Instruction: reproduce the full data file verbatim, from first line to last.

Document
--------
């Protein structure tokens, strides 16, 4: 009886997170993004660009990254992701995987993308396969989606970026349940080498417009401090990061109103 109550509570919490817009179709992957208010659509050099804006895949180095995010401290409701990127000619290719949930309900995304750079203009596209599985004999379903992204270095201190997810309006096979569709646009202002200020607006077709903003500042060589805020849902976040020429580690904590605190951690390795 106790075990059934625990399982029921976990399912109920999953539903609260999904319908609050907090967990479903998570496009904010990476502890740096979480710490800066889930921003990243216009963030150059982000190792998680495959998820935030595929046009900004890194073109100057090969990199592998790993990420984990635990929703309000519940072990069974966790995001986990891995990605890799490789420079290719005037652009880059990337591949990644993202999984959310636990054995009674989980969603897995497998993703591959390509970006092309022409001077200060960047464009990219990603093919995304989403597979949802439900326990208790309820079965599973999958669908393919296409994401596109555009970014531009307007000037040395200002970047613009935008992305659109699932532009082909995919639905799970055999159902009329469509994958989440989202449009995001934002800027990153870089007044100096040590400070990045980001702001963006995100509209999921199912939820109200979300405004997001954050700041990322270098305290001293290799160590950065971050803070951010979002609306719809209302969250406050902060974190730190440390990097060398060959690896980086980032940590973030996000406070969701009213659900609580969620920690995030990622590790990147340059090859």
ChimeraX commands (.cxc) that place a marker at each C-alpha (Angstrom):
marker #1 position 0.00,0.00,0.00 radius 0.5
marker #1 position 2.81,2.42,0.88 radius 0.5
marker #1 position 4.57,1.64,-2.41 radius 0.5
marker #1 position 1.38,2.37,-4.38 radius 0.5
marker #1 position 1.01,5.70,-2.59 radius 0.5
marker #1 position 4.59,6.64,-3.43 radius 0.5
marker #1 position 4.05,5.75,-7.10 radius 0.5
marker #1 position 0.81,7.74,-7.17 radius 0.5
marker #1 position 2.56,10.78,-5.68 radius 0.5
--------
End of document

């Protein structure tokens, strides 16, 4: 009886997170993004660009990254992701995987993308396969989606970026349940080498417009401090990061109103 109550509570919490817009179709992957208010659509050099804006895949180095995010401290409701990127000619290719949930309900995304750079203009596209599985004999379903992204270095201190997810309006096979569709646009202002200020607006077709903003500042060589805020849902976040020429580690904590605190951690390795 106790075990059934625990399982029921976990399912109920999953539903609260999904319908609050907090967990479903998570496009904010990476502890740096979480710490800066889930921003990243216009963030150059982000190792998680495959998820935030595929046009900004890194073109100057090969990199592998790993990420984990635990929703309000519940072990069974966790995001986990891995990605890799490789420079290719005037652009880059990337591949990644993202999984959310636990054995009674989980969603897995497998993703591959390509970006092309022409001077200060960047464009990219990603093919995304989403597979949802439900326990208790309820079965599973999958669908393919296409994401596109555009970014531009307007000037040395200002970047613009935008992305659109699932532009082909995919639905799970055999159902009329469509994958989440989202449009995001934002800027990153870089007044100096040590400070990045980001702001963006995100509209999921199912939820109200979300405004997001954050700041990322270098305290001293290799160590950065971050803070951010979002609306719809209302969250406050902060974190730190440390990097060398060959690896980086980032940590973030996000406070969701009213659900609580969620920690995030990622590790990147340059090859």
ChimeraX commands (.cxc) that place a marker at each C-alpha (Angstrom):
marker #1 position 0.00,0.00,0.00 radius 0.5
marker #1 position 2.81,2.42,0.88 radius 0.5
marker #1 position 4.57,1.64,-2.41 radius 0.5
marker #1 position 1.38,2.37,-4.38 radius 0.5
marker #1 position 1.01,5.70,-2.59 radius 0.5
marker #1 position 4.59,6.64,-3.43 radius 0.5
marker #1 position 4.05,5.75,-7.10 radius 0.5
marker #1 position 0.81,7.74,-7.17 radius 0.5
marker #1 position 2.56,10.78,-5.68 radius 0.5